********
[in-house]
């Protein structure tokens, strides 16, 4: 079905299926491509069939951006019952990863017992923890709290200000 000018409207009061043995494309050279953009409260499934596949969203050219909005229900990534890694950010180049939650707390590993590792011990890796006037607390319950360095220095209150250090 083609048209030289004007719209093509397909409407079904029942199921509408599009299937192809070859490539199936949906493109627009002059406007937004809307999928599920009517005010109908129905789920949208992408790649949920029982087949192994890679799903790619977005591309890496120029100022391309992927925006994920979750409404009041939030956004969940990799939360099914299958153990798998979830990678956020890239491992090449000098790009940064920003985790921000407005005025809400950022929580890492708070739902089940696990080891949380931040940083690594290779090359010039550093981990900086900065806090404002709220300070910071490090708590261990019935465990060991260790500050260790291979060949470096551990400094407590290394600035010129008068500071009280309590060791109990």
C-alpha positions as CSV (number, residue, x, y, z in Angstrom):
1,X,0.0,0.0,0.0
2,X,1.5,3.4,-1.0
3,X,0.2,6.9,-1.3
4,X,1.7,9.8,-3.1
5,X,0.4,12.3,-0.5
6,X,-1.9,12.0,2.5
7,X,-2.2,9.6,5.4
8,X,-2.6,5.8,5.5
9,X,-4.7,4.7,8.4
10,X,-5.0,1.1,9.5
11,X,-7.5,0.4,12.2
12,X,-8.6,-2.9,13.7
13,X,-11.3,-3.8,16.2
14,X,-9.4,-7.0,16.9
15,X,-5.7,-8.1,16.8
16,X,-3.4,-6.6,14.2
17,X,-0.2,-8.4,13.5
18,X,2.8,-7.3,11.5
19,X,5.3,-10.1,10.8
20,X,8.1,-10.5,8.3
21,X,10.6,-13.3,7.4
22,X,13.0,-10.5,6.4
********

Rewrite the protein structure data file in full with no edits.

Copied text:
[in-house]
């Protein structure tokens, strides 16, 4: 079905299926491509069939951006019952990863017992923890709290200000 000018409207009061043995494309050279953009409260499934596949969203050219909005229900990534890694950010180049939650707390590993590792011990890796006037607390319950360095220095209150250090 083609048209030289004007719209093509397909409407079904029942199921509408599009299937192809070859490539199936949906493109627009002059406007937004809307999928599920009517005010109908129905789920949208992408790649949920029982087949192994890679799903790619977005591309890496120029100022391309992927925006994920979750409404009041939030956004969940990799939360099914299958153990798998979830990678956020890239491992090449000098790009940064920003985790921000407005005025809400950022929580890492708070739902089940696990080891949380931040940083690594290779090359010039550093981990900086900065806090404002709220300070910071490090708590261990019935465990060991260790500050260790291979060949470096551990400094407590290394600035010129008068500071009280309590060791109990």
C-alpha positions as CSV (number, residue, x, y, z in Angstrom):
1,X,0.0,0.0,0.0
2,X,1.5,3.4,-1.0
3,X,0.2,6.9,-1.3
4,X,1.7,9.8,-3.1
5,X,0.4,12.3,-0.5
6,X,-1.9,12.0,2.5
7,X,-2.2,9.6,5.4
8,X,-2.6,5.8,5.5
9,X,-4.7,4.7,8.4
10,X,-5.0,1.1,9.5
11,X,-7.5,0.4,12.2
12,X,-8.6,-2.9,13.7
13,X,-11.3,-3.8,16.2
14,X,-9.4,-7.0,16.9
15,X,-5.7,-8.1,16.8
16,X,-3.4,-6.6,14.2
17,X,-0.2,-8.4,13.5
18,X,2.8,-7.3,11.5
19,X,5.3,-10.1,10.8
20,X,8.1,-10.5,8.3
21,X,10.6,-13.3,7.4
22,X,13.0,-10.5,6.4